Oxytrol - National Multiple Sclerosis Society

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Oxytrol

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About this Medication
  • Brand Name: Oxytrol (Oxybutynin Transdermal System)
  • Chemical Name: oxybutynin (ox-i-byoo-ti-nin)
  • Usage in MS: Bladder Dysfunction
  • Generic Available: No

Description

Oxybutynin is an antispasmodic that helps decrease muscle spasms of the bladder and the frequent urge to urinate caused by these spasms. Oxytrol is a skin patch that delivers the active ingredient, oxybutynin, through your skin and into your bloodstream.

Proper Usage

A new patch is applied two times per week (every 3-4 days), with each patch worn until it is time to replace it with the next one. Only one patch is worn at a time.

The patch is placed on aclean, dry, and smooth area of the abdomen, hips, or buttocks.

The patch should not be put at the waistline, where it will be rubbed by tight clothing, or on areas of skin that have been treated with creams or oils that will prevent the patch from sticking.

Note: In January 2013, the FDA approved an over-the-counter (non-prescription) oxytrol patch for women over the age of 18 (Oxytrol for Women®)..Men still require a prescription to use any form of oxybutynin.

Warnings and Precautions

The FDA has added a warning to the labeling of this and other medications containing oxybutynin, stating that angioedema (a swelling similar to hives that occurs under the skin) of the face, lips, tongue and/or larynx has been reported with oxybutynin taken orally. In some cases, angioedema occurred after the first dose; in other cases it occurred with later doses. The swelling was severe enough in some individuals to interfere with breathing and required hospitalization and emergency treatment. Although this reaction appears to be relatively rare, given the many years that oxybutynin has been used safely and successfully by people with MS and others, any person taking a medication containing oxybutynin who experiences swelling of the tongue or throat or difficulty breathing should stop the medication and seek immediate medical attention.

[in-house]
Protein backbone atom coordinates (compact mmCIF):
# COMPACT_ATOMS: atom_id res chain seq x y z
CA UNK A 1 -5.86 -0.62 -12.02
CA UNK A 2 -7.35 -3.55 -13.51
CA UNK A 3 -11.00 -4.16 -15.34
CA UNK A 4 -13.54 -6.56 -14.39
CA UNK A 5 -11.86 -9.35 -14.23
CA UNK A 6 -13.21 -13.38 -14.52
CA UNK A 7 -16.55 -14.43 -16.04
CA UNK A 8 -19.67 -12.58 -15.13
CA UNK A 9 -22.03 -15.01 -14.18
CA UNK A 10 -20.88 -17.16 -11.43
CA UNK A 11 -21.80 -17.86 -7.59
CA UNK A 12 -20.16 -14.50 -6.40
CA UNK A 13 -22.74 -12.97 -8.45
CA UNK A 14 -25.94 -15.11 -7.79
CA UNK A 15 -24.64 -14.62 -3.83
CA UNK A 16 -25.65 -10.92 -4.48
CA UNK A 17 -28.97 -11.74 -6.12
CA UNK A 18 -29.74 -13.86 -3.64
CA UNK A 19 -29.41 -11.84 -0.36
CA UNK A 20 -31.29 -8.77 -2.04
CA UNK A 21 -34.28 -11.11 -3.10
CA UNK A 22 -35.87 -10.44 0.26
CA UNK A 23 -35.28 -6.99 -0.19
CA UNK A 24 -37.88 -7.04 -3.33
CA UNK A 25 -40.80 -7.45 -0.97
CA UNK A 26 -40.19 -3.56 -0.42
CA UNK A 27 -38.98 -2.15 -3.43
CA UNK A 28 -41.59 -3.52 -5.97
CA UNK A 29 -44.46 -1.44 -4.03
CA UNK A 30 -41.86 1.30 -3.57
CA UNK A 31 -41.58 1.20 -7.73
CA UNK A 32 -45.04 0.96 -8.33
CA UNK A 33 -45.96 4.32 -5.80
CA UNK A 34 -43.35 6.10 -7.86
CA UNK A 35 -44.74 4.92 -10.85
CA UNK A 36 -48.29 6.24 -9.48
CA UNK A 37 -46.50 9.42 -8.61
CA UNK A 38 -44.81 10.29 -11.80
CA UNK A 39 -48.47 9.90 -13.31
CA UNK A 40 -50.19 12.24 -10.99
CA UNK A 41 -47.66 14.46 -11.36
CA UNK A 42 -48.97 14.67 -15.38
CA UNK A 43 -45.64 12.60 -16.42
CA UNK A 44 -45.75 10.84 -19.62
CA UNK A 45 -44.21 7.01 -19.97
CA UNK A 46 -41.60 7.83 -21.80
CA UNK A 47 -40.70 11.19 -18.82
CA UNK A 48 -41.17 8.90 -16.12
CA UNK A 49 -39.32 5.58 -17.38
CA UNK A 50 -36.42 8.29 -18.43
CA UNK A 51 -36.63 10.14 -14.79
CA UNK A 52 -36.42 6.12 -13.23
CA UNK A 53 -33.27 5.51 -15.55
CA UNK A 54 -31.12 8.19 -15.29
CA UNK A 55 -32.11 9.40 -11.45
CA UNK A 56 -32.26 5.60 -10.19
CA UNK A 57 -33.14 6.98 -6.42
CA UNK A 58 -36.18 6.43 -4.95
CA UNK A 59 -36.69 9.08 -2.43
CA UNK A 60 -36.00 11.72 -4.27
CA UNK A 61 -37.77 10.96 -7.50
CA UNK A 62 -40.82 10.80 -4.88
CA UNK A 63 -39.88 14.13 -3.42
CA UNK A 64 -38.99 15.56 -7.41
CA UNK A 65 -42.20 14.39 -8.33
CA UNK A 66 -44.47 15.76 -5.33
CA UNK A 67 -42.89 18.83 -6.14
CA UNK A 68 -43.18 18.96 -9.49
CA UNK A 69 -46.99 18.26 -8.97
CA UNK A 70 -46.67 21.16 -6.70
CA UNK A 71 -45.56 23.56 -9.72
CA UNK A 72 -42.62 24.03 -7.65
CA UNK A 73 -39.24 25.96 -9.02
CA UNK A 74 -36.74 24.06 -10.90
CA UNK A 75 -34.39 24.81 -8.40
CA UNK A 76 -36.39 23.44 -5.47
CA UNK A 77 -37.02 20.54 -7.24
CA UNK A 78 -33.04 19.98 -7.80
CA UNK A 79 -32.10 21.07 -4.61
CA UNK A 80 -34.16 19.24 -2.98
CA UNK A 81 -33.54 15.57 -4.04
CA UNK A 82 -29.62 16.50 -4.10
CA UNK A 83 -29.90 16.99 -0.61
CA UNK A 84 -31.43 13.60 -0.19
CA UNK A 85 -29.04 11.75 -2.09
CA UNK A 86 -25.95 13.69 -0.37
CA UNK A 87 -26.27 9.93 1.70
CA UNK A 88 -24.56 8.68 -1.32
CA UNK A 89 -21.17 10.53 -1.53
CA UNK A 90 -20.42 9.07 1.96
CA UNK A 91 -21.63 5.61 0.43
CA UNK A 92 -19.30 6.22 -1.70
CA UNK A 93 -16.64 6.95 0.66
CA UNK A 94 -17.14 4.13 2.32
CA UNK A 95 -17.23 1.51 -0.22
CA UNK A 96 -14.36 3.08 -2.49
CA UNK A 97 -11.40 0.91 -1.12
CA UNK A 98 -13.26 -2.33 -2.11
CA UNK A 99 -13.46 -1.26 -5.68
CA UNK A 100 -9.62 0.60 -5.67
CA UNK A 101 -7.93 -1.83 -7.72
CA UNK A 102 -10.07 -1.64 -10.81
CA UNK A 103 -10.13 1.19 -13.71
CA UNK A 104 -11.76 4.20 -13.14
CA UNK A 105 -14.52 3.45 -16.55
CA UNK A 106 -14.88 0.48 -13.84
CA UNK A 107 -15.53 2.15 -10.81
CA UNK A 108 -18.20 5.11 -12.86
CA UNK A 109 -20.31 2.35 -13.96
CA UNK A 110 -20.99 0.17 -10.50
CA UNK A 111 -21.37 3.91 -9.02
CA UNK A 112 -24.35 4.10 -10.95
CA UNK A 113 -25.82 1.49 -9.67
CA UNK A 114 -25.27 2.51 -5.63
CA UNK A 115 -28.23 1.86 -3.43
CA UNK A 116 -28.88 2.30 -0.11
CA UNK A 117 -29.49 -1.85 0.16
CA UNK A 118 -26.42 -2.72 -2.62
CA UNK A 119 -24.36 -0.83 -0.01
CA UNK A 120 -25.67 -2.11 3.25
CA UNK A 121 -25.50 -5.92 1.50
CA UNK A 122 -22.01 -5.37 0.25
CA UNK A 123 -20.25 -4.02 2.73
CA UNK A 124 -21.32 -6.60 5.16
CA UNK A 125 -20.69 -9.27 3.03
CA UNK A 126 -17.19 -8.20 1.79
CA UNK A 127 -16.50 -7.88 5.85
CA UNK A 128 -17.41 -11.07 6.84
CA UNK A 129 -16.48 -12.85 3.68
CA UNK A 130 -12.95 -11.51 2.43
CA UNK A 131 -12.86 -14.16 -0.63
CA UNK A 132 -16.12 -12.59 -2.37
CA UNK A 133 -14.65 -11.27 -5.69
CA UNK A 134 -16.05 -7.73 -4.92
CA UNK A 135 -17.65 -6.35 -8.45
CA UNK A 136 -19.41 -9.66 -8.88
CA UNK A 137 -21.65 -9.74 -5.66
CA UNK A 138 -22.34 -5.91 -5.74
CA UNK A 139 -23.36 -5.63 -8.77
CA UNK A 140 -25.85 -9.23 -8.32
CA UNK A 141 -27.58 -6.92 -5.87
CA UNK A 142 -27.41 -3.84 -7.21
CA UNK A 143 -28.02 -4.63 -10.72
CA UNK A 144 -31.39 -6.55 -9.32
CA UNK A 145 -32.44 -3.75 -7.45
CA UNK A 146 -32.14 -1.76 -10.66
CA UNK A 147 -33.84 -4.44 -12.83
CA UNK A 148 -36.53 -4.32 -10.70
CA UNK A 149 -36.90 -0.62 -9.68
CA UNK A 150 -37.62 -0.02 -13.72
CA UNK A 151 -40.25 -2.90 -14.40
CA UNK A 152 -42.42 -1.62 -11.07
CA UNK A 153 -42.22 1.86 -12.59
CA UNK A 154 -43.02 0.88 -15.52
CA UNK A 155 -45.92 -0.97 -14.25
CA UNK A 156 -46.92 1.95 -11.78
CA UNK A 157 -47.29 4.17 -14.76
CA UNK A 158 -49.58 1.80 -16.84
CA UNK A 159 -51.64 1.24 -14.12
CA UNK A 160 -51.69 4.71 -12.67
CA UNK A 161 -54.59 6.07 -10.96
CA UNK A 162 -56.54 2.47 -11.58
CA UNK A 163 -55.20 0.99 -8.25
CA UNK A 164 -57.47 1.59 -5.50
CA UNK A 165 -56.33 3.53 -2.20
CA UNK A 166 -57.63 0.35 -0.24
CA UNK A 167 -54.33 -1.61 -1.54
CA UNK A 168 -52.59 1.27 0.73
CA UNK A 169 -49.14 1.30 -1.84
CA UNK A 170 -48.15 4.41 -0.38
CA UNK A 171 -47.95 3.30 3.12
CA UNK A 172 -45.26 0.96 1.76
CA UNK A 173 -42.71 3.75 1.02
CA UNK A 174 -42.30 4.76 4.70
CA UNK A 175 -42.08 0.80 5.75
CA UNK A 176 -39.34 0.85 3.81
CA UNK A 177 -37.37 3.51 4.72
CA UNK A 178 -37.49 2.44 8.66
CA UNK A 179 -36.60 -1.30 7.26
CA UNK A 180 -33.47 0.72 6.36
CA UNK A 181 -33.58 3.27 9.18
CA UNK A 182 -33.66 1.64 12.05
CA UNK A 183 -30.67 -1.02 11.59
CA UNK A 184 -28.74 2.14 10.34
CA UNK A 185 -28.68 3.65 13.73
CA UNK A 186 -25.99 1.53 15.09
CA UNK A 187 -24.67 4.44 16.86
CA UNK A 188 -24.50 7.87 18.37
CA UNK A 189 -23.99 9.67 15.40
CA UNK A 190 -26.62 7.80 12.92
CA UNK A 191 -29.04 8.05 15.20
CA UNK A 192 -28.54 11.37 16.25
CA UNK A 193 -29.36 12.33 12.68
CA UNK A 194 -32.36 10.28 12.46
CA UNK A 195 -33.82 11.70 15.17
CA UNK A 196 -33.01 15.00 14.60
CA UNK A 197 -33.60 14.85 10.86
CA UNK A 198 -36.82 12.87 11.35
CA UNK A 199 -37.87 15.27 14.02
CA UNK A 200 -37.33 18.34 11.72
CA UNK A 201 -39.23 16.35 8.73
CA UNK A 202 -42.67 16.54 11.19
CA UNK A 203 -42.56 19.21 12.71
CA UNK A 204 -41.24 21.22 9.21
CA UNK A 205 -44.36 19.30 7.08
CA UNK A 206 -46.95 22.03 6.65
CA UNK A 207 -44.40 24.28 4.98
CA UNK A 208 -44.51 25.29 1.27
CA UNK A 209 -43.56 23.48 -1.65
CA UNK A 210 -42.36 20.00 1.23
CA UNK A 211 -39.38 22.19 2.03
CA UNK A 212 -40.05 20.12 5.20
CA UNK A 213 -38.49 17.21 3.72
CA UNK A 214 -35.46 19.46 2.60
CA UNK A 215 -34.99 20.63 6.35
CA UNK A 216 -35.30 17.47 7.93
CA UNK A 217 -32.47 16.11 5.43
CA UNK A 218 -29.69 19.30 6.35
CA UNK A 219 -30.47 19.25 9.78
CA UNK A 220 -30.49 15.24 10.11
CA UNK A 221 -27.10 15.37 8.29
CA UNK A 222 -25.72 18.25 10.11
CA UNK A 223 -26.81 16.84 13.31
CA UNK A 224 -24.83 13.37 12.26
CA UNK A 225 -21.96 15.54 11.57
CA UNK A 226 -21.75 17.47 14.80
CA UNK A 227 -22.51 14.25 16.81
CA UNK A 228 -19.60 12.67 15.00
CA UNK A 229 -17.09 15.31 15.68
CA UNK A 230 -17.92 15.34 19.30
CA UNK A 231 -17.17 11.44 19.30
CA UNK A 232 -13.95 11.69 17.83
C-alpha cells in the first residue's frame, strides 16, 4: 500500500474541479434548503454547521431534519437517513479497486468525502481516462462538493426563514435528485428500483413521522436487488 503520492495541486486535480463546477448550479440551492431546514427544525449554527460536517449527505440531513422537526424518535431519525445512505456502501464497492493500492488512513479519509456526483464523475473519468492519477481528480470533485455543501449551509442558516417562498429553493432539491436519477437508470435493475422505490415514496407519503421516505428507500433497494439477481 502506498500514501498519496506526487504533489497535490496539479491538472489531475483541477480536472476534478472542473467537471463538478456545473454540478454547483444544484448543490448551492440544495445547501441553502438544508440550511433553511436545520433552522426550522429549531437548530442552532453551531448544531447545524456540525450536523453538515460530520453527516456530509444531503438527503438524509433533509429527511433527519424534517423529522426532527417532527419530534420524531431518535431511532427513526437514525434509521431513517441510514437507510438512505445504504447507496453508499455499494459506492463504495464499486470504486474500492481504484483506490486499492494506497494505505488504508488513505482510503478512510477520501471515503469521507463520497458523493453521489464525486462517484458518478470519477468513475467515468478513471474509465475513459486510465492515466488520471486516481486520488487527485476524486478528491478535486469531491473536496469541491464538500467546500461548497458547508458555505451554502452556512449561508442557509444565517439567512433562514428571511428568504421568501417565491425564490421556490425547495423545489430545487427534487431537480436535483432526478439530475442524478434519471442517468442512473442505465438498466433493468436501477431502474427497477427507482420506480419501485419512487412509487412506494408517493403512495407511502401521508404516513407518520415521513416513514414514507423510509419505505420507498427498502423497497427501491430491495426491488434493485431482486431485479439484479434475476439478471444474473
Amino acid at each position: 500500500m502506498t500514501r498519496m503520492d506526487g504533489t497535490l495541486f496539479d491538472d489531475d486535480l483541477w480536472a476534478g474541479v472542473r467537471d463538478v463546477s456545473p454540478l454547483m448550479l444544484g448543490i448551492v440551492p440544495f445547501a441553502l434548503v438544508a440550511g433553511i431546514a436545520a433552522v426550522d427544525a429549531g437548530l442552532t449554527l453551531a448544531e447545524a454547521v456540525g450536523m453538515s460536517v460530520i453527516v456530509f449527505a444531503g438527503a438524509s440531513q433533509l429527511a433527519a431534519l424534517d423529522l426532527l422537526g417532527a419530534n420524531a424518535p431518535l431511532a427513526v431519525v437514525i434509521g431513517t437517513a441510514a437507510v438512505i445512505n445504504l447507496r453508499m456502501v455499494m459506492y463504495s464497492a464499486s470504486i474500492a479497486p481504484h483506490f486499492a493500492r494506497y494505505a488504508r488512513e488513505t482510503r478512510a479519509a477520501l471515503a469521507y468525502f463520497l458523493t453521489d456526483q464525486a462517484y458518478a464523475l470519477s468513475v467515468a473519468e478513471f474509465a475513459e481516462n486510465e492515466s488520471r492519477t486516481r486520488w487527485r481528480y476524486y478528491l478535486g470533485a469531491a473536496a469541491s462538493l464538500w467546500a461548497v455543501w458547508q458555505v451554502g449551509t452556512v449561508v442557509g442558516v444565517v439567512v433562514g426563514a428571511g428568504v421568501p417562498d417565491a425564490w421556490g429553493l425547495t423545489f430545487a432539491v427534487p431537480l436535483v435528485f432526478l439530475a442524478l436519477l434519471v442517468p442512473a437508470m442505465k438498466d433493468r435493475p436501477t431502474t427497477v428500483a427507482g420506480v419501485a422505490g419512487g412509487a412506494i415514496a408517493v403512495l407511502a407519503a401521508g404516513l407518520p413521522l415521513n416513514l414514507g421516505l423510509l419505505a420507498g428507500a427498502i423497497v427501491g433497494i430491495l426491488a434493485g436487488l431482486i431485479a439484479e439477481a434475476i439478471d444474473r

This medication adds to the effects of alcohol and other central nervous system depressants (such as antihistamines, sedatives, tranquilizers, prescription pain medications, seizure medications, muscle relaxants). Be sure that your physician knows if you are taking these or any other medications.

This medication may cause your eyes to become more sensitive to light.

Oxybutynin may cause drying of the mouth. Since continuing dryness of the mouth can increase the risk of dental disease, alert your dentist if you are taking oxybutynin.

Oxybutynin has not been studied in pregnant women. It has not been shown to cause birth defects or other problems in animal studies. Any woman who wishes to become pregnant while using this medication should discuss it with her physician.

It is not known whether oxybutynin is excreted in breast milk. Since it tends to decrease body secretions, oxybutynin may reduce the flow of breast milk. Any woman who wishes to breastfeed while using this medication should discuss it with her physician.

Possible Side EffectsSide effects that typically go away as your body adjusts to the medication and do not require medical attention unless they continue for a few weeks or are bothersome: constipation*; decreased sweating; unusual drowsiness*; dryness of mouth, nose, throat; blurred vision*; decreased flow of breast milk; decreased sexual ability*; difficulty swallowing*; headache; increased light sensitivity; nausea or vomiting; trouble sleeping; unusual tiredness or weakness*.Less common side effects that should be reported to your physician immediately: difficulty in urination*.

*Since it may be difficult to distinguish between certain common symptoms of MS and some side effects of oxybutynin, be sure to consult your healthcare professionals if an abrupt change of this type occurs.



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